Does every skin type need an acid?
First things first, it’d be helpful to know if you even need an acid in your routine. The short answer? Yes.
According to Catanzariti, “given their ability to improve and correct a variety of skin types, adding acids to your skincare routine can be hugely beneficial.”
She says that one of the biggest misconceptions surrounding acid is that “many people think that acids are for specific skin types only” ie. oily or combination. “But in fact, they are widely responsive” to most.
In general, she explains that ‘superficial acids’ “will remove the outermost layers of the skin, both brightening and boosting your skin’s radiance. It will help your skin shed impurities on the surface, giving fine lines and wrinkles a more hydrated appearance.”
Lotion P50 from Biologique Recherche is one acid all-rounder that Catanzariti consistently recommends to her clients, but she provides a more detailed breakdown for different skin types below.
Biologique Recherche Lotion P50, POA at Dolce Vita Skin
The best acids for each skin type
Just like knowing your skin type is incredibly helpful when building a skincare routine, the same goes for selecting acids. Here’s a quick run-through from Catanzariti:
For sensitive skin: azelaic acid, ferulic acid.
For dry skin: lactic acid, hyaluronic acid.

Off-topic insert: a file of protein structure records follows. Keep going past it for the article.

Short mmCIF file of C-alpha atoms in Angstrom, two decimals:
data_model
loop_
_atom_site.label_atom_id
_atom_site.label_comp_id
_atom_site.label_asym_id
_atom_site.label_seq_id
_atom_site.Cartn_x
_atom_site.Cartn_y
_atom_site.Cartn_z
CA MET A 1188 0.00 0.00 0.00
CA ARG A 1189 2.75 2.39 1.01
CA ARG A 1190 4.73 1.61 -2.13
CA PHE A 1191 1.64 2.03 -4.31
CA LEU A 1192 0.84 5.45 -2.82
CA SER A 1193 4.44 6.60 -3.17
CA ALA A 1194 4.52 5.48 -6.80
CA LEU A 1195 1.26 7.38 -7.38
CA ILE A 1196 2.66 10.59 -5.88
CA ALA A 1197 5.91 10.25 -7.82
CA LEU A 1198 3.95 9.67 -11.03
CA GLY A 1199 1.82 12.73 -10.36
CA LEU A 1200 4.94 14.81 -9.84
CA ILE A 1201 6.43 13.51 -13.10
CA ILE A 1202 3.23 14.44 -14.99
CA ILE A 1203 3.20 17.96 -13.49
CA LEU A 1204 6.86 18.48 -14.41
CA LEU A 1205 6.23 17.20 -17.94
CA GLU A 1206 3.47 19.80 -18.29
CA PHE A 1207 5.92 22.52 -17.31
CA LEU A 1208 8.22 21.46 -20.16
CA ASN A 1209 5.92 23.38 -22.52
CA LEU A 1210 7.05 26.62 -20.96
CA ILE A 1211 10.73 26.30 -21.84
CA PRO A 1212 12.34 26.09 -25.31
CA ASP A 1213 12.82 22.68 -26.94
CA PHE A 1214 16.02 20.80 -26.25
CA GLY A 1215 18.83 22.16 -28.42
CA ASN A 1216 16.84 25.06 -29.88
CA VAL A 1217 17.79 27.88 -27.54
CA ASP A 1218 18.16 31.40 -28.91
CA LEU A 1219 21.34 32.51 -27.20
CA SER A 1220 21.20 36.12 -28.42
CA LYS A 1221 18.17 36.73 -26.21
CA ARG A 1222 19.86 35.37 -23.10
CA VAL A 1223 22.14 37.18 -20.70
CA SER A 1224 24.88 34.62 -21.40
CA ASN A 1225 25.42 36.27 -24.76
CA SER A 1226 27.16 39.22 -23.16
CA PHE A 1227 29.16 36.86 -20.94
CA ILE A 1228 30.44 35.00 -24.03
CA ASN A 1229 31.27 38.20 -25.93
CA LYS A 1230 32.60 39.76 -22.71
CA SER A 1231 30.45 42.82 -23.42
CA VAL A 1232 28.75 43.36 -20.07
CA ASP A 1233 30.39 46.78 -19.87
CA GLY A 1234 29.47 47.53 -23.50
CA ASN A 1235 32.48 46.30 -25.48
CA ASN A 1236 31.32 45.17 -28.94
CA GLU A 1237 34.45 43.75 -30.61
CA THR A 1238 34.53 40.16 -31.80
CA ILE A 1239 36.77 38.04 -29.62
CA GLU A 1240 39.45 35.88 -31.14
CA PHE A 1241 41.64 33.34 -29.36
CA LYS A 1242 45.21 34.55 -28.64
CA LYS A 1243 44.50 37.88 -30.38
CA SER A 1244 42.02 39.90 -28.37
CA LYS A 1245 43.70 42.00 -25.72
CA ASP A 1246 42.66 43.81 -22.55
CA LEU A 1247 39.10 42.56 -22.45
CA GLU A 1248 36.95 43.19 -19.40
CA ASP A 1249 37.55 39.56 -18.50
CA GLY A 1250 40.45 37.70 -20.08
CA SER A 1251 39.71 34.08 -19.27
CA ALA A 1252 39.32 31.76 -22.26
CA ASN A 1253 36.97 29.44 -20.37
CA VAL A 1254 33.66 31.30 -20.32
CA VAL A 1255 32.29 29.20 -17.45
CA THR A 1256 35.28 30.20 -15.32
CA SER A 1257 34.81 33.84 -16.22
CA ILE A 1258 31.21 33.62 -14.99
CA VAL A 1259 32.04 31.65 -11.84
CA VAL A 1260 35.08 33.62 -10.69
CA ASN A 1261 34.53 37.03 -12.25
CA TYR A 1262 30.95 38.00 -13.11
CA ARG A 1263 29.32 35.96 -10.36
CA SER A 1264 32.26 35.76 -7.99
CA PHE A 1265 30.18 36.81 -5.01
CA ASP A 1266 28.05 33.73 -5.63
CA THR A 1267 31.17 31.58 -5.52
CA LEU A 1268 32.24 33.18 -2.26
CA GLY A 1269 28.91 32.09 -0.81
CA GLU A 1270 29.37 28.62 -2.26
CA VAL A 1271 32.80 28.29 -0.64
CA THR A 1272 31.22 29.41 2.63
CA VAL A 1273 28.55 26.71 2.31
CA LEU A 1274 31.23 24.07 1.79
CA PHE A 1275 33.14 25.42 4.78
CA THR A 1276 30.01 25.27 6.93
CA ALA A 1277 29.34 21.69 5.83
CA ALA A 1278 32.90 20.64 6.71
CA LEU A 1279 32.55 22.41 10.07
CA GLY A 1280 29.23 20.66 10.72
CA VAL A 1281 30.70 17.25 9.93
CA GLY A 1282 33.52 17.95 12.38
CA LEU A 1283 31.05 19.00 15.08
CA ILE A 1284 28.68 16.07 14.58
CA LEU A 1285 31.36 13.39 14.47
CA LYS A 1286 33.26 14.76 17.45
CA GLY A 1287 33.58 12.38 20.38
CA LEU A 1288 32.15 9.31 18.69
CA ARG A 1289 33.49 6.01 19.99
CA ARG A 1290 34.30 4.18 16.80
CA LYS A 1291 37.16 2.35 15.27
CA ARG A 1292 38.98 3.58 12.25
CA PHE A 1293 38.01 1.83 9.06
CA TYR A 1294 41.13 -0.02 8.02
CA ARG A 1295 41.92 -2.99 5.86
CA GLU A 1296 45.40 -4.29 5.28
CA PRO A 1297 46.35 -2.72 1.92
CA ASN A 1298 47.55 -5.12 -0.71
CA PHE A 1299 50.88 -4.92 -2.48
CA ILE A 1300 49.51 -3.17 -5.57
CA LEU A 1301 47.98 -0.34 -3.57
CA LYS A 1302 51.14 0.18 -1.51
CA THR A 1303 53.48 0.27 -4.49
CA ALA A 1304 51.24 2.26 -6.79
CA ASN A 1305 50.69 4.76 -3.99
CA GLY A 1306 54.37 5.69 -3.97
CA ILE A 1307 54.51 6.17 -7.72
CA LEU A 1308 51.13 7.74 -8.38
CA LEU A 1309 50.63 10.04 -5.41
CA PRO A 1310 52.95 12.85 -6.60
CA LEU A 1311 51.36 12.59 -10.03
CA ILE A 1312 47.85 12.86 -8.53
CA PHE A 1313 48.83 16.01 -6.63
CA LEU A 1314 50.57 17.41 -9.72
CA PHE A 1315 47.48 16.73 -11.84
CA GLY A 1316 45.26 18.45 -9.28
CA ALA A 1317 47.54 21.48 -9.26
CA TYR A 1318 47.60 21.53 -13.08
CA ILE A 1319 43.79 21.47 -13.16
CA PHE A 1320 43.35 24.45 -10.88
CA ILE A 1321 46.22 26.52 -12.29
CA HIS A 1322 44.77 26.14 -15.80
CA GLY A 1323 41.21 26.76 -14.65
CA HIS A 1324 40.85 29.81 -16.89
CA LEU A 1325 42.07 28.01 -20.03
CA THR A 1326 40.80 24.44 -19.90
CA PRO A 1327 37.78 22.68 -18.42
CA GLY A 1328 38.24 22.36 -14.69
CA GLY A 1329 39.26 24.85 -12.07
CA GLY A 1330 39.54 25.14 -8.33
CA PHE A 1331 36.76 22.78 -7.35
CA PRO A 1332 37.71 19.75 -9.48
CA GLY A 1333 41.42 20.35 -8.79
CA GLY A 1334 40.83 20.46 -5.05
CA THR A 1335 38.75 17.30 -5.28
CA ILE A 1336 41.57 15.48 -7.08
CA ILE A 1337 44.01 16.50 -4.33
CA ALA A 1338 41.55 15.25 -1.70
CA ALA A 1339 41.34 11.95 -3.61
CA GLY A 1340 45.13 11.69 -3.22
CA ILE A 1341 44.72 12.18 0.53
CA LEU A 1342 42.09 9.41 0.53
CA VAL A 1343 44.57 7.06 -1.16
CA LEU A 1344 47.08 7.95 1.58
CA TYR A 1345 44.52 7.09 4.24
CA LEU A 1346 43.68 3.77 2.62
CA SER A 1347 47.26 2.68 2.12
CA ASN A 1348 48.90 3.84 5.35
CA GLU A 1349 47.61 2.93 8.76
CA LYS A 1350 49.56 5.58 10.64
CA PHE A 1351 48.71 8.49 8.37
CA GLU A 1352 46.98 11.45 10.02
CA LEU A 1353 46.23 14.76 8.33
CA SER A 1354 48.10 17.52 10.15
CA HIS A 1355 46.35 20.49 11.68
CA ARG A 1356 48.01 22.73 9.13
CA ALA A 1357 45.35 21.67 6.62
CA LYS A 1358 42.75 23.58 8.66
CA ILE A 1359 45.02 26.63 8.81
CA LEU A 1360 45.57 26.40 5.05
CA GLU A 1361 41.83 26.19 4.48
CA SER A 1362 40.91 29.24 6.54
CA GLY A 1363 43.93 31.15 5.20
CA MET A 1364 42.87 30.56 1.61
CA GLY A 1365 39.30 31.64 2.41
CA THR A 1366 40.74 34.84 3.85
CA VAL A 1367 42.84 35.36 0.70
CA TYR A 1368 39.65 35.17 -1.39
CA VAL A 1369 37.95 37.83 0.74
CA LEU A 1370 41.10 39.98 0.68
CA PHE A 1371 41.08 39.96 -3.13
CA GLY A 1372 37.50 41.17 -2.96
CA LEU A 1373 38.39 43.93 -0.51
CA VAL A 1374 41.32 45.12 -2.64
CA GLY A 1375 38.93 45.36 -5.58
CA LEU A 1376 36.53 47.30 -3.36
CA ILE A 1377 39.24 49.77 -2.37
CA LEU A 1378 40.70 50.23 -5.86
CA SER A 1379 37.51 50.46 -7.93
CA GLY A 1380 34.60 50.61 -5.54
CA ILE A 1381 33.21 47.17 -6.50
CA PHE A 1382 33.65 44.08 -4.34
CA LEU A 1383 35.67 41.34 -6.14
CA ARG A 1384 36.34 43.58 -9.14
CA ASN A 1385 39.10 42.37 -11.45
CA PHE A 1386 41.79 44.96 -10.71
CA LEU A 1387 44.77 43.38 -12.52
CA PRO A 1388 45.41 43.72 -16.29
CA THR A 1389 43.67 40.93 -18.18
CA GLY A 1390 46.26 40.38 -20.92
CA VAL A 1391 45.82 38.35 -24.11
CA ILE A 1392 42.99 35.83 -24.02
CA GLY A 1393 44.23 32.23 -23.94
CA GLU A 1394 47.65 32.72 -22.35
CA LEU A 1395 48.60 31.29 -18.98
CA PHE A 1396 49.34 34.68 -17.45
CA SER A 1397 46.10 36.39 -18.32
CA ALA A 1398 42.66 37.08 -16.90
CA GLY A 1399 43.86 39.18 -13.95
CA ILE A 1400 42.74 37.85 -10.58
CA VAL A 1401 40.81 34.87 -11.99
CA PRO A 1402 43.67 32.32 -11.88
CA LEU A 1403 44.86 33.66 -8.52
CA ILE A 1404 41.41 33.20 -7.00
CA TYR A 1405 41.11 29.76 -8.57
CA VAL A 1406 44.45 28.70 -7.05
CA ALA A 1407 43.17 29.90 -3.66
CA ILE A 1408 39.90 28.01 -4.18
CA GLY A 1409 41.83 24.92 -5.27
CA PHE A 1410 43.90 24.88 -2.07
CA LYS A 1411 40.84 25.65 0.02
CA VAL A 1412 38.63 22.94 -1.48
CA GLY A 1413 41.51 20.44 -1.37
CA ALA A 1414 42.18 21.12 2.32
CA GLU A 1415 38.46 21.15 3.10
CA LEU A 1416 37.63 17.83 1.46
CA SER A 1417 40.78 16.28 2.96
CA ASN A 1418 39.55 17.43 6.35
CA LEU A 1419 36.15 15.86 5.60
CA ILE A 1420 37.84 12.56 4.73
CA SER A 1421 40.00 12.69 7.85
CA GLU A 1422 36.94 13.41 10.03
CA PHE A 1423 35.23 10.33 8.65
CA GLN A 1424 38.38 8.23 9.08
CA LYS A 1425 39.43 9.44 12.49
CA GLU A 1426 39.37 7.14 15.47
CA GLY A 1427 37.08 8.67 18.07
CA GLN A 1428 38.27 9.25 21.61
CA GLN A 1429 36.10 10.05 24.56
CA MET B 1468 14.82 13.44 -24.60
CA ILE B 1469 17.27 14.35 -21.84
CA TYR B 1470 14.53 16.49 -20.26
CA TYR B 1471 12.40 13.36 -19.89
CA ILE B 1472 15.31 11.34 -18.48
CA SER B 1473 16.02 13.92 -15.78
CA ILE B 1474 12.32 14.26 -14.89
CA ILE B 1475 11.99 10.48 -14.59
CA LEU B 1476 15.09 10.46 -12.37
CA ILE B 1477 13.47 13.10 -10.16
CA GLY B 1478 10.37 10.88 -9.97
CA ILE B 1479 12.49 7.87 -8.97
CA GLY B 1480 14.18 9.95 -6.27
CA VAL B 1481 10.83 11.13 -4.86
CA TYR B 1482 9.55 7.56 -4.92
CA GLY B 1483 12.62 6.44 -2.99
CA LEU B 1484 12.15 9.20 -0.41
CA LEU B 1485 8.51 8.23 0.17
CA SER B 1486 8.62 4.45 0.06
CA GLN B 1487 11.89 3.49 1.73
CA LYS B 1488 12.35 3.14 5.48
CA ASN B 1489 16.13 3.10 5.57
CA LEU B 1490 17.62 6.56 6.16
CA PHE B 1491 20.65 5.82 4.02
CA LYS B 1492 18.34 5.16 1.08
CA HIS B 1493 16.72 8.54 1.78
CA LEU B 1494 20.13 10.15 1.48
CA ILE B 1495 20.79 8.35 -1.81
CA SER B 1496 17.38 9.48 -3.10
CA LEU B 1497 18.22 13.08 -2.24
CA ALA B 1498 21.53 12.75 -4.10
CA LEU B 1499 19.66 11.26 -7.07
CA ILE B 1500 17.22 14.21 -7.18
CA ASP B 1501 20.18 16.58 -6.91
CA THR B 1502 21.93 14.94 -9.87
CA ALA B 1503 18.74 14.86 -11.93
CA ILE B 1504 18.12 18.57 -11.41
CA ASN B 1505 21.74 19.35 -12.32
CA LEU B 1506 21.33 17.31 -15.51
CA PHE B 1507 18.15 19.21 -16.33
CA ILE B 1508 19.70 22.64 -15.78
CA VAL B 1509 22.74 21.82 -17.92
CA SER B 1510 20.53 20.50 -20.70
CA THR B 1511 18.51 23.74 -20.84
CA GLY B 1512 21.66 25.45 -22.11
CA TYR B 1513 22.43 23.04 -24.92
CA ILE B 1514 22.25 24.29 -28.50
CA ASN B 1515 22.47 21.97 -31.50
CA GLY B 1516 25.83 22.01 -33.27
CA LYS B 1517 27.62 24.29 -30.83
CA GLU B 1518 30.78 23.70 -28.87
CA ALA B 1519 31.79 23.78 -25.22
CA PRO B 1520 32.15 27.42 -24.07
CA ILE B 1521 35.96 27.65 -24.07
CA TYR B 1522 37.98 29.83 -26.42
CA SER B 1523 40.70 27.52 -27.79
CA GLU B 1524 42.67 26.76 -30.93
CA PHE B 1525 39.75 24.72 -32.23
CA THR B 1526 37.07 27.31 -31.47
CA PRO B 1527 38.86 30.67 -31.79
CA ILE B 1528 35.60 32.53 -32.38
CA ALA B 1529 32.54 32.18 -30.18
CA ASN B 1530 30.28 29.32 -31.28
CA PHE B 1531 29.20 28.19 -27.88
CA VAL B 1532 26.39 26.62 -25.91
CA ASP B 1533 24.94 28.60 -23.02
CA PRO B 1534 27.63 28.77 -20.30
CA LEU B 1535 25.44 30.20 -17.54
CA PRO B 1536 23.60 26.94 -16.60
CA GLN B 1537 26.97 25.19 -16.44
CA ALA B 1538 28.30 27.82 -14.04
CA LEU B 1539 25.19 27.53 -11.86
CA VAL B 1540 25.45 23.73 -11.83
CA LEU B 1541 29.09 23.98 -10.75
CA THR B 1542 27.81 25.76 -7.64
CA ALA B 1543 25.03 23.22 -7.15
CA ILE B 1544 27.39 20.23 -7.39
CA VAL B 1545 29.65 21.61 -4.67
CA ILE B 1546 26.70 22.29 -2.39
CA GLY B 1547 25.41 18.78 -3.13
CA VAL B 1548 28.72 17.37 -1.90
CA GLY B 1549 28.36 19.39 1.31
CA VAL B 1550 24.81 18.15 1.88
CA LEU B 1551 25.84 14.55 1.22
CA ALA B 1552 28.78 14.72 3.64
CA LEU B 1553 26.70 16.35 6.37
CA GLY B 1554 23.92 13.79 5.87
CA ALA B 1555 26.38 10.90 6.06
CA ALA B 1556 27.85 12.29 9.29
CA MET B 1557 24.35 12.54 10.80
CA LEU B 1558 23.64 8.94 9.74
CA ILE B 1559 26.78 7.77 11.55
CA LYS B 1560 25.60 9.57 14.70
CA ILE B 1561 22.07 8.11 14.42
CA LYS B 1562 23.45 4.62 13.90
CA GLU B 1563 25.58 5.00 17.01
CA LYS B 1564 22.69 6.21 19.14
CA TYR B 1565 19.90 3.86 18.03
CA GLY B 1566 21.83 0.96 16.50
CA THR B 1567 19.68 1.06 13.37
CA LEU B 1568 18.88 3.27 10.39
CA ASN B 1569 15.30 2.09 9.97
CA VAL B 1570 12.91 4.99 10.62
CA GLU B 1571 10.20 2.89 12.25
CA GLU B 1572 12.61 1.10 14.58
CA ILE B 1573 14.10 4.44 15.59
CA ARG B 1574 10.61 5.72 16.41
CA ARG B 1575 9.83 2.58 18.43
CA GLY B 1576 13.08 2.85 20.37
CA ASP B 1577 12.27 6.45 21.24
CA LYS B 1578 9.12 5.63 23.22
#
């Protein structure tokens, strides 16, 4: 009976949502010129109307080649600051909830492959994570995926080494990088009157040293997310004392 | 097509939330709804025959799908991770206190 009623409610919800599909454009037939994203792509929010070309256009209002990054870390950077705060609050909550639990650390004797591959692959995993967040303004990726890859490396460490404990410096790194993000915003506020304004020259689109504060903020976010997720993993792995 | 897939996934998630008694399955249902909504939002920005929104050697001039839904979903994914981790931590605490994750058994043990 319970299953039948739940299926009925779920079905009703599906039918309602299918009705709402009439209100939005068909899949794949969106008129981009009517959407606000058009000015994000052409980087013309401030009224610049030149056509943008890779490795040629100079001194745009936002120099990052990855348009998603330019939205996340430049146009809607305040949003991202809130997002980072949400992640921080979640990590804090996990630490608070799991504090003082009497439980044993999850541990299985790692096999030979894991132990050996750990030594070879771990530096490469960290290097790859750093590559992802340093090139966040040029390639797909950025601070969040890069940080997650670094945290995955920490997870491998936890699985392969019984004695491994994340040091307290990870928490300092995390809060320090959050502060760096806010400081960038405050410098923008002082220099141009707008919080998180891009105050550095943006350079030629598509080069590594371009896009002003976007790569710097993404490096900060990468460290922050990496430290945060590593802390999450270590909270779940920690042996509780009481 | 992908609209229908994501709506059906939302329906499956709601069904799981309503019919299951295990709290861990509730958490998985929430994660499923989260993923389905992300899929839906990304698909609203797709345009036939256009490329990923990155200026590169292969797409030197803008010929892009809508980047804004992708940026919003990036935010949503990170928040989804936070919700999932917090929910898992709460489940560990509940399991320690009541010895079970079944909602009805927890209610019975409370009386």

For acne-prone skin: azelaic acid, glycolic acid, lactic acid and mandelic acid.
The Ordinary Lactic Acid 10% + HA, $12.70 at Adore Beauty
Paula's Choice Skin Perfecting 2% BHA Liquid Exfoliant, $38 at paulaschoice.com.au
SkinCeuticals C E Ferulic Serum, $218 at Adore Beauty
Can I use more than one acid in my routine?
You’ll notice more than one acid is listed per skin type above, but when it comes to mixing or using more than one, Catanzariti recommends seeking “the right professional advice” first.
She explains that use will depend on the skin’s condition and the correct form of acids being used. If you’re keen on combining, she says “using lower pH acids, in particular, is an option, given their limited concentration.”
Are there any acids that shouldn’t be used together?
Professional advice when mixing acids is recommended for a reason as “certain combinations could be a recipe for disaster,” says Catanzariti. Some mixing “should only be done in consultation with a licensed aesthetician”.
Generally speaking, some pairings to avoid include vitamin C with AHAs and BHAs, “as glycolic and salicylic acid can disturb the barrier function and alter the pH in the skin, causing redness, dryness and irritation to the surface of the skin.”
The same goes for using glycolic and salicylic together, “with burning the likely outcome due to significant stripping of the skin.”
On the flip side, Catanzariti speaks highly of using niacinamide in the same routine as acid, to avoid any complications with sensitive skin.
And remember, if the sole purpose of your acid use is exfoliation, hydration makes for an excellent next step.